In Belgium, there is an “exception to investigation confidentiality”, which allows a Prosecutor to summarise the case to the press or public. This is according to Pierre Chomé, a professor on penal law at the ULB. “The defence doesn’t like this of course, but hoping to get compensation for it seems like pushing the boat out”, he added.
In other words, the complaint that Salah Abdeslam’s lawyer, Sven Mary, plans to submit against Paris Prosecutor François Molins could lead to nothing.
According to several newspapers, Sven Mary has accused the French Prosecutor of reading part of his client’s questioning during a press conference in Paris. François Molins explained that Salah Abdeslam told Belgian investigators he was present during the events in Paris, and that “he was supposed to blow himself up in the Stade de France, but changed his mind”. Sven Mary says that these comments breach his client’s rights.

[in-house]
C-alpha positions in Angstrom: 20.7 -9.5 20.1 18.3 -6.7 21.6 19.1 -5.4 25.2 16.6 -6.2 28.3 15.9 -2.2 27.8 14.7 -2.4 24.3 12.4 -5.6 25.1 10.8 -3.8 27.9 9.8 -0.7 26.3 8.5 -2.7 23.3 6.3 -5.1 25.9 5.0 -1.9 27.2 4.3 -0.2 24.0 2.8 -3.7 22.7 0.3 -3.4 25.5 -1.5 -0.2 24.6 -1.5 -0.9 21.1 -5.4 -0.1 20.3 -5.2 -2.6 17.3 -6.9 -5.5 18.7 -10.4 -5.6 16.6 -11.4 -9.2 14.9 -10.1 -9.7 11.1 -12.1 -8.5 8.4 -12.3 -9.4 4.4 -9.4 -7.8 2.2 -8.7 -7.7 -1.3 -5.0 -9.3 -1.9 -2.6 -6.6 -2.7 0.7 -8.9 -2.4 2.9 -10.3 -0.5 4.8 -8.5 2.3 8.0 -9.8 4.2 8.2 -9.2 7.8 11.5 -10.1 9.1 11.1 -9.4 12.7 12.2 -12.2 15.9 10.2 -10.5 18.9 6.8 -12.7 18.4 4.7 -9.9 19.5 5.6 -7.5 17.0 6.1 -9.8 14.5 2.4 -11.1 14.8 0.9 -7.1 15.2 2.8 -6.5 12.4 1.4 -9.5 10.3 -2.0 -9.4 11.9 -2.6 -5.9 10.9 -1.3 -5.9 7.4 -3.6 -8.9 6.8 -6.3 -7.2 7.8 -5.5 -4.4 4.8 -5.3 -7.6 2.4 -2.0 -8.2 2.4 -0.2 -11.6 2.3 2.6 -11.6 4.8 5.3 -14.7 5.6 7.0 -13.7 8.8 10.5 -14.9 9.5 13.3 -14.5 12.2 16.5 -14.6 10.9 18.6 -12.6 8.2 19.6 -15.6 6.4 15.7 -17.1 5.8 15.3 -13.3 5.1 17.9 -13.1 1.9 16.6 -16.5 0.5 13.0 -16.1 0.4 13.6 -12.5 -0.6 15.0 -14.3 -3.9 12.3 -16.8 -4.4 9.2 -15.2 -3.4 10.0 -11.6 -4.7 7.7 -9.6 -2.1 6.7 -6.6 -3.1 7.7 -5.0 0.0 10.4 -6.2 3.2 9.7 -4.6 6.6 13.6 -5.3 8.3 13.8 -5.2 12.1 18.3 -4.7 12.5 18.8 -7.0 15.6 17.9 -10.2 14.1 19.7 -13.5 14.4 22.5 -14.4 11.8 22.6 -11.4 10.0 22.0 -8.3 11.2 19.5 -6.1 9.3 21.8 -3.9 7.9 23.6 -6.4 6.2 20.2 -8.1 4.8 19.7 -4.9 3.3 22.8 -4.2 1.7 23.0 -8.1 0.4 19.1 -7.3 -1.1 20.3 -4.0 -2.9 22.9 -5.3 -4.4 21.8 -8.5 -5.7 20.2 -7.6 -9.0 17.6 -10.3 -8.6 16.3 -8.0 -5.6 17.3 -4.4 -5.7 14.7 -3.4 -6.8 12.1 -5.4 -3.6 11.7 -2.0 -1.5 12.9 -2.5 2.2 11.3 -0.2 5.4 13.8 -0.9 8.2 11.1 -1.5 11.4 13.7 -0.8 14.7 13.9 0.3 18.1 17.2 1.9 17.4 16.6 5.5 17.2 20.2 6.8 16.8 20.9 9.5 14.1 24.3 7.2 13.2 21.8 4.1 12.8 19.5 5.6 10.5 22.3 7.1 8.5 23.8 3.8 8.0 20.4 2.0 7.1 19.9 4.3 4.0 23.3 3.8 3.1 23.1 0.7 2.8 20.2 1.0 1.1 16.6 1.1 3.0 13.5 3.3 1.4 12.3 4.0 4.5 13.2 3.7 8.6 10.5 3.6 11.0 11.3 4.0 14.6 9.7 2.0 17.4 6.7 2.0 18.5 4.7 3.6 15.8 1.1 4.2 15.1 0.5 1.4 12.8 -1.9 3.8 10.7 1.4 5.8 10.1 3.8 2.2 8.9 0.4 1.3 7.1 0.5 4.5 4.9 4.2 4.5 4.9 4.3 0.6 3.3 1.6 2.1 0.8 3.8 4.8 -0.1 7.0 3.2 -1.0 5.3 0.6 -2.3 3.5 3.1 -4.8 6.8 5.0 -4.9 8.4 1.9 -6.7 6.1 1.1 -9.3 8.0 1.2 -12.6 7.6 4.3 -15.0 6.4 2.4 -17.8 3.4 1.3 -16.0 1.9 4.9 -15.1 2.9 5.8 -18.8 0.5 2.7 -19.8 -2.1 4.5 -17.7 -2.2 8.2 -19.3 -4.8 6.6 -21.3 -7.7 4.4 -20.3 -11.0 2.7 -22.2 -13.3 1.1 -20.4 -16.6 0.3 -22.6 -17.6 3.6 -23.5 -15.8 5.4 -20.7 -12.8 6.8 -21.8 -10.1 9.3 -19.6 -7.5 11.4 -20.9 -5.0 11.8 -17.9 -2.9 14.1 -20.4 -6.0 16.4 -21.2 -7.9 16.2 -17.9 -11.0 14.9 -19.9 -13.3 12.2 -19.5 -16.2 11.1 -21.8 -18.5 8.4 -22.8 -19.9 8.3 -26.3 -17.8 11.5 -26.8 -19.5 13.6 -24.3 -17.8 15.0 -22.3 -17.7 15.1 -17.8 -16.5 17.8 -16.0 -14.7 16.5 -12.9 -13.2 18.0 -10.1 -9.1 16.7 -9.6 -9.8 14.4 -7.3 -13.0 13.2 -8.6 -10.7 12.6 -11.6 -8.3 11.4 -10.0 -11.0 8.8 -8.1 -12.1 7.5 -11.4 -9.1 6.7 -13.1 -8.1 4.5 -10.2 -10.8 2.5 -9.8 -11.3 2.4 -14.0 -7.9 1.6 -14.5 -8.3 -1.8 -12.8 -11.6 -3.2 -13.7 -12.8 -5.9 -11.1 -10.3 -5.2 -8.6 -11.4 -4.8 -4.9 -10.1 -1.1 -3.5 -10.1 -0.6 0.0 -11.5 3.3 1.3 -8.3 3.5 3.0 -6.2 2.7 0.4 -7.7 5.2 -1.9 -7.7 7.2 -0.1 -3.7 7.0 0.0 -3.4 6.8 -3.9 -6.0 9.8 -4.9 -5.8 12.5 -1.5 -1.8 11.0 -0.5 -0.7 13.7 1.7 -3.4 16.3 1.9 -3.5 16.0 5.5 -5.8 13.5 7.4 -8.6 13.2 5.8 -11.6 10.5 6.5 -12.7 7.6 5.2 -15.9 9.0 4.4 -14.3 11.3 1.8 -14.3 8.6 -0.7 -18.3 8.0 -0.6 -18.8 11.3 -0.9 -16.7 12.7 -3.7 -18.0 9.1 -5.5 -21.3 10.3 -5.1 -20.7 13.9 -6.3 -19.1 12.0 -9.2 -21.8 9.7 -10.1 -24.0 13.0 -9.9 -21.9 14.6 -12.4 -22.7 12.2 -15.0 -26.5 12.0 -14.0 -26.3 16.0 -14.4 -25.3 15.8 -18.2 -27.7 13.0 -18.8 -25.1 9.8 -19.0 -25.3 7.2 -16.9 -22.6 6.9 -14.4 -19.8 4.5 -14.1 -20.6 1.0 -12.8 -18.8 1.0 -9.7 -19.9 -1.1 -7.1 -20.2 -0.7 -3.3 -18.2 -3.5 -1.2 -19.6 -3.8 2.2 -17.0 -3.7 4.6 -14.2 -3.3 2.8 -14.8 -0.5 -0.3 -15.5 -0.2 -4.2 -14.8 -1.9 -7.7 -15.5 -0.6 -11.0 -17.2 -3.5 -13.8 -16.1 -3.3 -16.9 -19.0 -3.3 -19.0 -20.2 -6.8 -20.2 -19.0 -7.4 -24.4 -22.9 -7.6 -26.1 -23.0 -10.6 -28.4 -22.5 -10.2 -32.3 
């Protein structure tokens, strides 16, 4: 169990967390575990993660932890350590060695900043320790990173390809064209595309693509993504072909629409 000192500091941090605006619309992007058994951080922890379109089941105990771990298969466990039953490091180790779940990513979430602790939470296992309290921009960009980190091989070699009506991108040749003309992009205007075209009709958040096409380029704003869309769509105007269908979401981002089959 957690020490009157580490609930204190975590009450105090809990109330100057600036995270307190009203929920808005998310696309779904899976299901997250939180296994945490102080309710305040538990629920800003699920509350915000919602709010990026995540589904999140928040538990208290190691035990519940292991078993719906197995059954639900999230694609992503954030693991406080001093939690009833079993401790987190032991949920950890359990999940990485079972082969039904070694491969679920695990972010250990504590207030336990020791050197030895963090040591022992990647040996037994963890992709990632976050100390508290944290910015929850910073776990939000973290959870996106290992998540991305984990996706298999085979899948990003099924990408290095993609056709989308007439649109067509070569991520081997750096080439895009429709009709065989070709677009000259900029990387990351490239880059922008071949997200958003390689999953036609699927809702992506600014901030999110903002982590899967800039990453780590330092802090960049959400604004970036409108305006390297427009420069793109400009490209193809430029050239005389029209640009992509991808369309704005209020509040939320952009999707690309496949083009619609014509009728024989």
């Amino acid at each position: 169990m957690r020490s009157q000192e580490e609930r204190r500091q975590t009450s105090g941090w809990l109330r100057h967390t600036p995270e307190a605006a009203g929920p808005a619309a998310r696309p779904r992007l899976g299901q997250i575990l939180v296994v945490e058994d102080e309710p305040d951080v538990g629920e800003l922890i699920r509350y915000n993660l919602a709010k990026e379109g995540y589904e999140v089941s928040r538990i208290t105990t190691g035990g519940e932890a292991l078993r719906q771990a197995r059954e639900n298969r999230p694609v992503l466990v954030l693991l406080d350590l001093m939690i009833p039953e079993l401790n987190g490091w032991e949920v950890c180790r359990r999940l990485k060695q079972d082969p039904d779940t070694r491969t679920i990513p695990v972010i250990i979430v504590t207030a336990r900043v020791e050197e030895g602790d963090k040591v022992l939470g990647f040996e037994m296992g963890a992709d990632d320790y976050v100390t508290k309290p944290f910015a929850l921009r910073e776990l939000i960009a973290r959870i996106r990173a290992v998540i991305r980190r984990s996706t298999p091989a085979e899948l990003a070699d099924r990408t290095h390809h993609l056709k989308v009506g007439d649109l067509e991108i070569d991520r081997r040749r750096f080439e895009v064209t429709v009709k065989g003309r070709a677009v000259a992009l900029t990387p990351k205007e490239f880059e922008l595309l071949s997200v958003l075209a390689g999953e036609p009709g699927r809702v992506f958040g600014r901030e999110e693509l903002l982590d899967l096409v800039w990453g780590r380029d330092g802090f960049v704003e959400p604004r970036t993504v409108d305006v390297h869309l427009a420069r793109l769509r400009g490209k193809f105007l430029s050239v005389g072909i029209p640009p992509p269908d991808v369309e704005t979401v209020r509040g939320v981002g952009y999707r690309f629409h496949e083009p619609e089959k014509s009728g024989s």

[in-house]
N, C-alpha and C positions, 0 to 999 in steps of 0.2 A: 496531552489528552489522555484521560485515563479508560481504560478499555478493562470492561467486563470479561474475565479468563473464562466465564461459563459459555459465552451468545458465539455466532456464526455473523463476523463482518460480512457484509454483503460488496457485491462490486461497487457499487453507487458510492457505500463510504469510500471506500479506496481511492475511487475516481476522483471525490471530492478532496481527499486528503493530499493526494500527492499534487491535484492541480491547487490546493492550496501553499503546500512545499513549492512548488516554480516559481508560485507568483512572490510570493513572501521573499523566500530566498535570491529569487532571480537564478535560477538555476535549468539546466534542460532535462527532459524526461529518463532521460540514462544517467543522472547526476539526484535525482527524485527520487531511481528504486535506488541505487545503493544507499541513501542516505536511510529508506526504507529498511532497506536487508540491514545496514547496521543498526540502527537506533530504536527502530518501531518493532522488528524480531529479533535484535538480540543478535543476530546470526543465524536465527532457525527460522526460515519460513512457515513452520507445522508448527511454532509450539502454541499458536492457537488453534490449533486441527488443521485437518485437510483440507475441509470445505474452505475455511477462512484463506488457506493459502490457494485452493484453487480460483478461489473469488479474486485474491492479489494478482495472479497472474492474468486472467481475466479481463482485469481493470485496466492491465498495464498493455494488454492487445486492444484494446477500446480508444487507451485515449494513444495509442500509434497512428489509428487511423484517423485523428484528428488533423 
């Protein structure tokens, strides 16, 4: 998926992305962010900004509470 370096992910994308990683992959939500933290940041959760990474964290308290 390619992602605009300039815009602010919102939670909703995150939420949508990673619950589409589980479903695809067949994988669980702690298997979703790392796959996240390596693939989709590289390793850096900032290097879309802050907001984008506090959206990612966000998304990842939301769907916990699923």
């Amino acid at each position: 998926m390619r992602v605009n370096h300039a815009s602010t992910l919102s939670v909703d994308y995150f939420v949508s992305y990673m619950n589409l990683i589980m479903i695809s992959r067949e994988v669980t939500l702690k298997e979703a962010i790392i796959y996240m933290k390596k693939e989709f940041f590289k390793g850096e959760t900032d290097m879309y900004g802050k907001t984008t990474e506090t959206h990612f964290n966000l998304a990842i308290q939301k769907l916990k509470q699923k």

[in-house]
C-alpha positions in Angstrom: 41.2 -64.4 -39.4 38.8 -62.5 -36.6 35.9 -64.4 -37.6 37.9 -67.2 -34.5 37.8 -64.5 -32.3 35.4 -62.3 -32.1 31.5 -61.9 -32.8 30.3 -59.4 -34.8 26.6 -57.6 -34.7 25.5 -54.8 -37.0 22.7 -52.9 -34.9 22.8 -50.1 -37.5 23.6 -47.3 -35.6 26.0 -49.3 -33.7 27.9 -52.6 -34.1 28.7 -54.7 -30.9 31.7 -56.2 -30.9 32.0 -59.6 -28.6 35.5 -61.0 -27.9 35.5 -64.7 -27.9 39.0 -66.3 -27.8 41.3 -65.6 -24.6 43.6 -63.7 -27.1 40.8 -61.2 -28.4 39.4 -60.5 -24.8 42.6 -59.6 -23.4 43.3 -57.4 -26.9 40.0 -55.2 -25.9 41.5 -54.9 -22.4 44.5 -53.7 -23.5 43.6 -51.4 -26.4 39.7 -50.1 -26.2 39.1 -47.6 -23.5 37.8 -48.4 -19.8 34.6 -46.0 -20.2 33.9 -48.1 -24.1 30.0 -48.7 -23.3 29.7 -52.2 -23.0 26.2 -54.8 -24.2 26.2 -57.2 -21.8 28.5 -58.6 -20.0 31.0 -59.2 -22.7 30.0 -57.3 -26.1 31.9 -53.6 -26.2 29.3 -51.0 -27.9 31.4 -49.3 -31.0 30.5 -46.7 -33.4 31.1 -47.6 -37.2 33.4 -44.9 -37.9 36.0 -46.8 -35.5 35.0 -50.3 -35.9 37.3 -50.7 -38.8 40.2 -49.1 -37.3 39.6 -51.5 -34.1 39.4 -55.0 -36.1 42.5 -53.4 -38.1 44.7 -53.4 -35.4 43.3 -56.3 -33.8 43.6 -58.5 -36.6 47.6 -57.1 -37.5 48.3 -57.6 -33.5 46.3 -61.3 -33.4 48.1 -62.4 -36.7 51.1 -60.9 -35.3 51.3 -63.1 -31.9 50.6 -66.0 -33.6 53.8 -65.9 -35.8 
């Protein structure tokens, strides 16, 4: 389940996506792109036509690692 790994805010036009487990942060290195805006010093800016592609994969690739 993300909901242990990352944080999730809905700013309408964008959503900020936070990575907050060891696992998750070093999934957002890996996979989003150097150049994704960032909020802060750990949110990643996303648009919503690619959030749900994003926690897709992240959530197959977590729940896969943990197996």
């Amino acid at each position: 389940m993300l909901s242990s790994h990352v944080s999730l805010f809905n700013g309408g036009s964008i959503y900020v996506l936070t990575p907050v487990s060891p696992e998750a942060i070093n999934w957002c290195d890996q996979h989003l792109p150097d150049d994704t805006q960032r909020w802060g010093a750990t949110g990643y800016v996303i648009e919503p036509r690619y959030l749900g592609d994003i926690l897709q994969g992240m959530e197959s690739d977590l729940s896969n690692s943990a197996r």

“In Belgium, an authorisation under the Franchimont law, that lays out the prosecution process, allows a Prosecutor to summarise a case in front of the press or public. The defence doesn’t like this, of course, but this could proportionality counter the arguments put forward”, said Pierre Chomé.
He added that the complaint Sven Mary submitted on Monday could be submitted in France, and even turned against the French State if the Paris Prosecutor has immunity, like in Belgium.
Salah Abdeslam will appear in front of the Brussels Council chamber on Wednesday.